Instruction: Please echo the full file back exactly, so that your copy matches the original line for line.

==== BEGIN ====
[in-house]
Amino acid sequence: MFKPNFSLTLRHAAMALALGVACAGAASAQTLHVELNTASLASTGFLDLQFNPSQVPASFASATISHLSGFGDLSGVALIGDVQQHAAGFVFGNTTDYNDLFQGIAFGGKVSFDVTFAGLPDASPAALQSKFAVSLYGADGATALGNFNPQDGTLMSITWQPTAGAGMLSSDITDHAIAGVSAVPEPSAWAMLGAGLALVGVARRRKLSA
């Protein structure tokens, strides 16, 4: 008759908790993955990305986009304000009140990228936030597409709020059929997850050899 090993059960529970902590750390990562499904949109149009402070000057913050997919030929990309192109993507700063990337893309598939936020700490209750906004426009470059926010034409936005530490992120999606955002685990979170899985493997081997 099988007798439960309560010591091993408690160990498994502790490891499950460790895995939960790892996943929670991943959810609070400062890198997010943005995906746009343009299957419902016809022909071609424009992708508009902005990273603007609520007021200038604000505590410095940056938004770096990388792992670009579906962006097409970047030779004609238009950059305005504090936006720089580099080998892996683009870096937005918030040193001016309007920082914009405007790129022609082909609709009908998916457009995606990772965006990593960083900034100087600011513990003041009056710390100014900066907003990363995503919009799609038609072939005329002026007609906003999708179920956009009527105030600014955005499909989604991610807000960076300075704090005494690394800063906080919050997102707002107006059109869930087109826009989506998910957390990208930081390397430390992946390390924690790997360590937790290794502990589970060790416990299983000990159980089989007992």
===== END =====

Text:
[in-house]
Amino acid sequence: MFKPNFSLTLRHAAMALALGVACAGAASAQTLHVELNTASLASTGFLDLQFNPSQVPASFASATISHLSGFGDLSGVALIGDVQQHAAGFVFGNTTDYNDLFQGIAFGGKVSFDVTFAGLPDASPAALQSKFAVSLYGADGATALGNFNPQDGTLMSITWQPTAGAGMLSSDITDHAIAGVSAVPEPSAWAMLGAGLALVGVARRRKLSA
């Protein structure tokens, strides 16, 4: 008759908790993955990305986009304000009140990228936030597409709020059929997850050899 090993059960529970902590750390990562499904949109149009402070000057913050997919030929990309192109993507700063990337893309598939936020700490209750906004426009470059926010034409936005530490992120999606955002685990979170899985493997081997 099988007798439960309560010591091993408690160990498994502790490891499950460790895995939960790892996943929670991943959810609070400062890198997010943005995906746009343009299957419902016809022909071609424009992708508009902005990273603007609520007021200038604000505590410095940056938004770096990388792992670009579906962006097409970047030779004609238009950059305005504090936006720089580099080998892996683009870096937005918030040193001016309007920082914009405007790129022609082909609709009908998916457009995606990772965006990593960083900034100087600011513990003041009056710390100014900066907003990363995503919009799609038609072939005329002026007609906003999708179920956009009527105030600014955005499909989604991610807000960076300075704090005494690394800063906080919050997102707002107006059109869930087109826009989506998910957390990208930081390397430390992946390390924690790997360590937790290794502990589970060790416990299983000990159980089989007992």